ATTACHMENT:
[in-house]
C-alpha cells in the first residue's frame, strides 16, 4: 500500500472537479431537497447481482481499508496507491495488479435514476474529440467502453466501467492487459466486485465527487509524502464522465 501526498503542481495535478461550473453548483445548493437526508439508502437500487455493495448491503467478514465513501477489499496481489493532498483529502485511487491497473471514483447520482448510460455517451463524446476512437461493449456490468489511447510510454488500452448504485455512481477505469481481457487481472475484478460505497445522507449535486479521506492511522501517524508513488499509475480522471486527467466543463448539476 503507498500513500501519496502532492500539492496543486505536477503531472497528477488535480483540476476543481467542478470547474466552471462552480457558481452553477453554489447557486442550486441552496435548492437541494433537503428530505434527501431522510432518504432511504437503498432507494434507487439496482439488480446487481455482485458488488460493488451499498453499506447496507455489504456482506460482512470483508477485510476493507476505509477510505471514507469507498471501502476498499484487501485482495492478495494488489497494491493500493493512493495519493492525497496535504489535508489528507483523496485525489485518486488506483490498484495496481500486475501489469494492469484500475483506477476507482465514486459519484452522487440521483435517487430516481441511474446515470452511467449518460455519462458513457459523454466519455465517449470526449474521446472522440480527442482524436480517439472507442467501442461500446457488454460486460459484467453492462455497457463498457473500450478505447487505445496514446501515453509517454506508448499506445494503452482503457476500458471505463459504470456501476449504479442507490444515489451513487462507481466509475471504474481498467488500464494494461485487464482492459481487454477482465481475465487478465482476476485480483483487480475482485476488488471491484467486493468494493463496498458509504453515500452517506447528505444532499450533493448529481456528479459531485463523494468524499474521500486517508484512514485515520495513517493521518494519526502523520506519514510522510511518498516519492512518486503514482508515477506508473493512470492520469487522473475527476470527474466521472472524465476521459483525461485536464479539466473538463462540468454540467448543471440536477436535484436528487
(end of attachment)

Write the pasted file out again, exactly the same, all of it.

[in-house]
C-alpha cells in the first residue's frame, strides 16, 4: 500500500472537479431537497447481482481499508496507491495488479435514476474529440467502453466501467492487459466486485465527487509524502464522465 501526498503542481495535478461550473453548483445548493437526508439508502437500487455493495448491503467478514465513501477489499496481489493532498483529502485511487491497473471514483447520482448510460455517451463524446476512437461493449456490468489511447510510454488500452448504485455512481477505469481481457487481472475484478460505497445522507449535486479521506492511522501517524508513488499509475480522471486527467466543463448539476 503507498500513500501519496502532492500539492496543486505536477503531472497528477488535480483540476476543481467542478470547474466552471462552480457558481452553477453554489447557486442550486441552496435548492437541494433537503428530505434527501431522510432518504432511504437503498432507494434507487439496482439488480446487481455482485458488488460493488451499498453499506447496507455489504456482506460482512470483508477485510476493507476505509477510505471514507469507498471501502476498499484487501485482495492478495494488489497494491493500493493512493495519493492525497496535504489535508489528507483523496485525489485518486488506483490498484495496481500486475501489469494492469484500475483506477476507482465514486459519484452522487440521483435517487430516481441511474446515470452511467449518460455519462458513457459523454466519455465517449470526449474521446472522440480527442482524436480517439472507442467501442461500446457488454460486460459484467453492462455497457463498457473500450478505447487505445496514446501515453509517454506508448499506445494503452482503457476500458471505463459504470456501476449504479442507490444515489451513487462507481466509475471504474481498467488500464494494461485487464482492459481487454477482465481475465487478465482476476485480483483487480475482485476488488471491484467486493468494493463496498458509504453515500452517506447528505444532499450533493448529481456528479459531485463523494468524499474521500486517508484512514485515520495513517493521518494519526502523520506519514510522510511518498516519492512518486503514482508515477506508473493512470492520469487522473475527476470527474466521472472524465476521459483525461485536464479539466473538463462540468454540467448543471440536477436535484436528487